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ERIC Number: ED504086
Record Type: Non-Journal
Publication Date: 2008-Nov-14
Pages: 13
Abstractor: ERIC
Improving Charter School Leadership. NGA Center for Best Practices Issue Brief
National Governors Association
After the quality of a school's teachers, the quality of a school's leaders is the most influential school-based factor affecting student learning, and research indicates that leadership impacts student achievement the most in academic settings serving students who traditionally have not done well in school. In an effort to provide high-quality K-12 education options, particularly for the many students across the country who attend low-performing schools, governors and other state policymakers are looking to alternative approaches, such as charter schools, to maximize investments in public education. Forty states and the District of Columbia have laws that allow for fiscally independent, tuition-free charter schools that operate under a performance contract. As the number of students attending these schools continues to rise, state leaders have a growing interest in ensuring that this education sector is well-equipped to meet the goals of improving student achievement, especially for low-income and minority families who have been underserved by the traditional education system. Without strong leaders, charter schools will not be well-positioned to meet their promise of raising student achievement. Strong charter school leaders are necessary to establish and achieve a clear school mission; to recruit, develop, and retain effective educators; and to provide teachers the leadership support they need to deliver high-quality instruction. Governors and policymakers interested in expanding and strengthening their respective charter school options will need to consider what policy levers to use to increase the supply and quality of charter school leaders. Six strategies are discussed: (1) Support new and existing university-based charter school leadership training programs and partnerships and nontraditional providers; (2) Help secure funding for charter leadership programs by soliciting private support or using federal funding; (3) Enhance charter school directors' ability to hire qualified teachers by allowing charter schools or programs to run their own teacher training programs; (4) Increase directors' ability to attract and retain effective staff by offering state benefits for charter school teachers; (5) Provide ongoing and relevant professional development for school directors across the district and charter school sectors; and (6) Encourage and support charter board member training. (Contains 41 endnotes.)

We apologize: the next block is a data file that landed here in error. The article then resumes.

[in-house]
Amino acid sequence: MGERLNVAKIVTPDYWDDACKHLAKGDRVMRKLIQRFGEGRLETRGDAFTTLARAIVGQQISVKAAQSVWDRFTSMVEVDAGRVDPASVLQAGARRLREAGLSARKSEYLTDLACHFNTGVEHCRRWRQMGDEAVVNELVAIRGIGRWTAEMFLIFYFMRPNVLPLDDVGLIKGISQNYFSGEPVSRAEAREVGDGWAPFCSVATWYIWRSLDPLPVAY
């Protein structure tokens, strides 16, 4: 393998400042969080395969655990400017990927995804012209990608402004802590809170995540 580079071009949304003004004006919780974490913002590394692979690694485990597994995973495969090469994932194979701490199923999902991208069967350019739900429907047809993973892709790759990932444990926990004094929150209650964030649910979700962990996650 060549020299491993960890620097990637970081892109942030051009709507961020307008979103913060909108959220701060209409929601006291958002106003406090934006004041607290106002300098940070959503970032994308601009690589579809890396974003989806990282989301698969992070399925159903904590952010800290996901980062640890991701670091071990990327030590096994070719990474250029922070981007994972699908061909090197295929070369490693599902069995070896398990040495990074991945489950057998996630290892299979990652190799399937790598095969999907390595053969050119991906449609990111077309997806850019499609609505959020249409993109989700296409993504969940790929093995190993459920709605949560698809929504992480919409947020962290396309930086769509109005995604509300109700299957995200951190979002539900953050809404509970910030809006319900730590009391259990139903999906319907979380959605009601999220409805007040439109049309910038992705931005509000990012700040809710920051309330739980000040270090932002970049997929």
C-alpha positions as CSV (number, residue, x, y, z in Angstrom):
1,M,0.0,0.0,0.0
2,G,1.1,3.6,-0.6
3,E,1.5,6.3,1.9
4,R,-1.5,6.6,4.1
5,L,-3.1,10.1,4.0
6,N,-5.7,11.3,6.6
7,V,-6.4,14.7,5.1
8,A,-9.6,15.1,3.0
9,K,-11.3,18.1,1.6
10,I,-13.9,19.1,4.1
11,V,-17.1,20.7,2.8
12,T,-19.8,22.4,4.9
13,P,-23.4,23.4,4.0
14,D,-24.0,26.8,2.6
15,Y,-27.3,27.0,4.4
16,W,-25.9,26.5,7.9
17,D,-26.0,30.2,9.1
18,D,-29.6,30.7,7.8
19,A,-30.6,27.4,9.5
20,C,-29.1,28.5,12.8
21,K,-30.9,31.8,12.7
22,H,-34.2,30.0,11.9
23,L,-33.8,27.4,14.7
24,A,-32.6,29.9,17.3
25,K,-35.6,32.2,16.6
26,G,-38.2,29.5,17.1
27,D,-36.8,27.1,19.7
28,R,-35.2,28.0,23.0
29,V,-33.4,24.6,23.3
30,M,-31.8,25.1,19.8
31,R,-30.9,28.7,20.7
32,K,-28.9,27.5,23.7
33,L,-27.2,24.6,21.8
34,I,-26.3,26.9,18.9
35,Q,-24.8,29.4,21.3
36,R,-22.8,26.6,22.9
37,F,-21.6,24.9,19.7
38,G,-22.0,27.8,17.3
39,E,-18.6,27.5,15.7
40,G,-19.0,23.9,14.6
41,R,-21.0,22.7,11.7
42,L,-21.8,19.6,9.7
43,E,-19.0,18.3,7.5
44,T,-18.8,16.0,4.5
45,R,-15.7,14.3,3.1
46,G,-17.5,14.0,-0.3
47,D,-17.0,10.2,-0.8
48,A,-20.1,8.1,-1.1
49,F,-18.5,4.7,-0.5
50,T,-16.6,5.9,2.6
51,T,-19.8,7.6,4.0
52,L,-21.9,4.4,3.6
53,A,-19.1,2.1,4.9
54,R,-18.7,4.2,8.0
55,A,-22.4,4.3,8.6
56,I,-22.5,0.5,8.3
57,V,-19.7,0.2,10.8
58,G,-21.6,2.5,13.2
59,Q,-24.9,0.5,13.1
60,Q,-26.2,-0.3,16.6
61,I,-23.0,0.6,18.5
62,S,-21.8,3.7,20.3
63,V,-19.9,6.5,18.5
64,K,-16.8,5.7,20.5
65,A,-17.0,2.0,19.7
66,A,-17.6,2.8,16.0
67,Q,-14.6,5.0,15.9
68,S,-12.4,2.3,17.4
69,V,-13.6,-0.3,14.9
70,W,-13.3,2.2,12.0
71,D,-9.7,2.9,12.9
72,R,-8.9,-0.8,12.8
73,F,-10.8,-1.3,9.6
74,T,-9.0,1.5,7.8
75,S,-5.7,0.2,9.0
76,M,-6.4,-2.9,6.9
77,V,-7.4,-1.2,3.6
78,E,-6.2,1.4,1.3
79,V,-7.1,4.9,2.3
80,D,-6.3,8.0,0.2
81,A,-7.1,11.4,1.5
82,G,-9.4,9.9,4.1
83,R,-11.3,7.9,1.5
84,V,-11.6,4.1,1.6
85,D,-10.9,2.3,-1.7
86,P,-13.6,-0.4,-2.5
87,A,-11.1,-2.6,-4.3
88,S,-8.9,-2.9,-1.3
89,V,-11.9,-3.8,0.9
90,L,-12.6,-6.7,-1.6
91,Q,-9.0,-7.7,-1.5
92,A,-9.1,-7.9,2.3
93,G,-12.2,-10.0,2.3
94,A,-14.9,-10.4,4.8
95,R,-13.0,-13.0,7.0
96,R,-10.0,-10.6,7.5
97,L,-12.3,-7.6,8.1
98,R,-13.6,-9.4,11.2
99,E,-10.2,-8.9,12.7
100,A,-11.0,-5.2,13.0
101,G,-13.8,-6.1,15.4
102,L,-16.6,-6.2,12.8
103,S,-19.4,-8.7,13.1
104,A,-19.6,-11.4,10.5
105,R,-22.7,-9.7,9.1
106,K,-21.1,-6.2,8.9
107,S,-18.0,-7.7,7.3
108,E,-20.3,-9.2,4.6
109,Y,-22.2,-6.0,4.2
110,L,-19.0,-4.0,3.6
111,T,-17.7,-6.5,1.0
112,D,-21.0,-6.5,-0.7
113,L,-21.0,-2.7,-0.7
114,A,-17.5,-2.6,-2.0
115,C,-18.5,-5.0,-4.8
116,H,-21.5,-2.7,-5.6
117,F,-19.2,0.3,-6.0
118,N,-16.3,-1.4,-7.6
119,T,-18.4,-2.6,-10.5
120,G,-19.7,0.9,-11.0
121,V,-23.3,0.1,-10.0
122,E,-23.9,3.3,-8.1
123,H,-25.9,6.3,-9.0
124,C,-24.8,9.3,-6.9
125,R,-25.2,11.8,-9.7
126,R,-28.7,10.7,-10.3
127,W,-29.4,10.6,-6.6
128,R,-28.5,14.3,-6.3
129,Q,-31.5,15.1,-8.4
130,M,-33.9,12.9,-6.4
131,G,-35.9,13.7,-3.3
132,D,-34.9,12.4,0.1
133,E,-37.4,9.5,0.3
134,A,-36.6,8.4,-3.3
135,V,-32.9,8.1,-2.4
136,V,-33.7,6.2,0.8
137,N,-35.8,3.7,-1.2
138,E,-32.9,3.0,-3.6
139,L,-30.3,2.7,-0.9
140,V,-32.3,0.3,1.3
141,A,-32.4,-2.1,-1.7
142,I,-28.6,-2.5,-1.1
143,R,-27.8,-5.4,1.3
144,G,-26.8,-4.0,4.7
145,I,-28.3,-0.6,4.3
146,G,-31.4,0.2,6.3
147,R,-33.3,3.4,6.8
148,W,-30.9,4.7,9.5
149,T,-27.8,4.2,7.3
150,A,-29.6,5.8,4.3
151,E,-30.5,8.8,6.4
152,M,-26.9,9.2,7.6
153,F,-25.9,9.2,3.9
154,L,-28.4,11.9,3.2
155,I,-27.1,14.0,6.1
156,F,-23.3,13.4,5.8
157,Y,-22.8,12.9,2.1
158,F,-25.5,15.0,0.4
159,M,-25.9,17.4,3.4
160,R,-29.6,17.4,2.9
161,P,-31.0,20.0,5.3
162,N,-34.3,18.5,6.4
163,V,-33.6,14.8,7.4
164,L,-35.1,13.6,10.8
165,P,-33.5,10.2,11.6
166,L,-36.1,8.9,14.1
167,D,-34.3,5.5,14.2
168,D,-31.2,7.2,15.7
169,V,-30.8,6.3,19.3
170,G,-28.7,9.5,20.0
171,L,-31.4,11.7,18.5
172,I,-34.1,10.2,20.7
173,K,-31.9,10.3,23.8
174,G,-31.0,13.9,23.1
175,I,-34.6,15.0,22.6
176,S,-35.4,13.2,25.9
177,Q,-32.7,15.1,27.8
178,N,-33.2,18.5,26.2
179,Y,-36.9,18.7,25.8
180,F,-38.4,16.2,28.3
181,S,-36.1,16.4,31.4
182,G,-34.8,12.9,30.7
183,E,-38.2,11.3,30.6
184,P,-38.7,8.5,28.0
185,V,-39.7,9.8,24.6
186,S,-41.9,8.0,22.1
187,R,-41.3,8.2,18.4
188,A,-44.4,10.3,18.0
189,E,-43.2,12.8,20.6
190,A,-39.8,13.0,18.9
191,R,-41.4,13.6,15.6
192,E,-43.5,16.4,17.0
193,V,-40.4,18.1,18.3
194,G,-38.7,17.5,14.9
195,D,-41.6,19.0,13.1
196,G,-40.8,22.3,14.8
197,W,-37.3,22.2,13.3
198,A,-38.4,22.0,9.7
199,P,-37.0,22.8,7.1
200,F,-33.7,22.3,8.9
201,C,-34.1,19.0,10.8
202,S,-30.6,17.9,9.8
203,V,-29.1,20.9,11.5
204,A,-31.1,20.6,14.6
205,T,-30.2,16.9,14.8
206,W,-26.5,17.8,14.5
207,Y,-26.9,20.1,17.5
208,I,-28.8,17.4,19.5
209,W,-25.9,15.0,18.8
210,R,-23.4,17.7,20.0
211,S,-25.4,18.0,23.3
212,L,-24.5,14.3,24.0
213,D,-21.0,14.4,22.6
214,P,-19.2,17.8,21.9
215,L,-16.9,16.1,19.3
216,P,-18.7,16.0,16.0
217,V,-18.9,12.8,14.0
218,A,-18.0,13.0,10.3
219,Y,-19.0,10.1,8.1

National Governors Association. 444 North Capitol Street, Washington, DC 20001-1512. Tel: 202-624-5300; Fax: 202-624-5313; Web site:
Publication Type: Opinion Papers; Reports - Descriptive
Education Level: Elementary Education; Elementary Secondary Education; High Schools; Secondary Education
Audience: N/A
Language: English
Sponsor: N/A
Authoring Institution: National Governors' Association, Washington, DC. Center for Best Pactices.
Grant or Contract Numbers: N/A